President-elect Joe Biden on Thursday tore into President Donald Trump for refusing to concede the election and formally commit to a peaceful transfer of power, while also blasting the General Services Administration's delay of the presidential transition.
In a press conference in Wilmington, Delaware, that came after he met virtually with several governors, Biden also revealed he'd made his decision on who he would nominate for Treasury Secretary. He didn’t name his choice, but said he would reveal the person "just before or just after" Thanksgiving and that it was someone "who is accepted by all elements of the Democratic Party."
Biden, however, saved most of his breath for criticism of Trump and his administration.
Replying to a question from a reporter over what he felt the U.S. was witnessing regarding Trump’s refusal to concede the race, Biden said “they’re witnessing incredible irresponsibility, an incredibly damaging message being sent to the rest of the world about how democracy functions.”
Biden reiterated his frustration with the Trump administration for holding up the ascertainment process — a previously uncontroversial process that allows the presidential transition to move forward.
He said he would not yet rule out legal action in the future to obtain a completed ascertainment process, but said that was not his plan at the moment, because "it's not going to speed it up considerably in my view." He also said he hoped his patience might better foster a spirit of bipartisanship.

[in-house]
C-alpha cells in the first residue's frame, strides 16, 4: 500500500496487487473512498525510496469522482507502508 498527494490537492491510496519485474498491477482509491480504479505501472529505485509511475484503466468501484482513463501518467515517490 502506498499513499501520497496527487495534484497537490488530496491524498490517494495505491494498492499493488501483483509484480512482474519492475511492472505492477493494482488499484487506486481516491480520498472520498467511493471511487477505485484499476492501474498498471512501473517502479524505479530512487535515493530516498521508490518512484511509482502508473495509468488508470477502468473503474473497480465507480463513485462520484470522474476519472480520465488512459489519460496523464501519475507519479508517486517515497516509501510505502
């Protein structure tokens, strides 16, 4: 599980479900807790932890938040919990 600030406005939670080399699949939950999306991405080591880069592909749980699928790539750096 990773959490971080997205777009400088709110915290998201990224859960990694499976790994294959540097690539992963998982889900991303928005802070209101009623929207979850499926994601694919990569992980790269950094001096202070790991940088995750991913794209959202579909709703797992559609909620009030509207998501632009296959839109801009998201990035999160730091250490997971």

“I’m making a judgment based on many years of experience on how to get things done with the opposition," he said. "My judgment is that we’ll get further along by actually working with our Republican colleagues now because the time in which we would win would not materially change."
Biden has repeatedly said that the GSA’s delay is seriously hindering his eventual administration's ability to hit the ground running in fighting the pandemic.
Prior to his press conference, Biden and Vice President-elect Kamala Harris met virtually with several of the nation’s governors — both Democrats and Republicans — to discuss how their administration could best help states fight the Covid-19 pandemic once Biden takes office.
Biden said the group discussed the importance of mask mandates during the meeting, but he promised there would be "no national shutdown" of the economy in his administration.
"I am not going to shut down the economy period," he said. "No national shutdown. No national shutdown."
In the closing weeks of his 2020 presidential campaign, Biden said that if he’s elected, he would reach out to the governor of every state, as well as mayors and local officials, to figure out what support they need to respond to the ongoing pandemic.
In other transition news:
- Georgia’s secretary of state released a report Thursday that showed while Trump picked up votes in a hand recount of the state's ballots, Biden still won the state by more than 12,000 votes.
- Current and former Trump administration officials have privately reached out to Biden's transition team even as President Donald Trump continues to refuse admit defeat and falsely claims victory, according to sources familiar with the matter.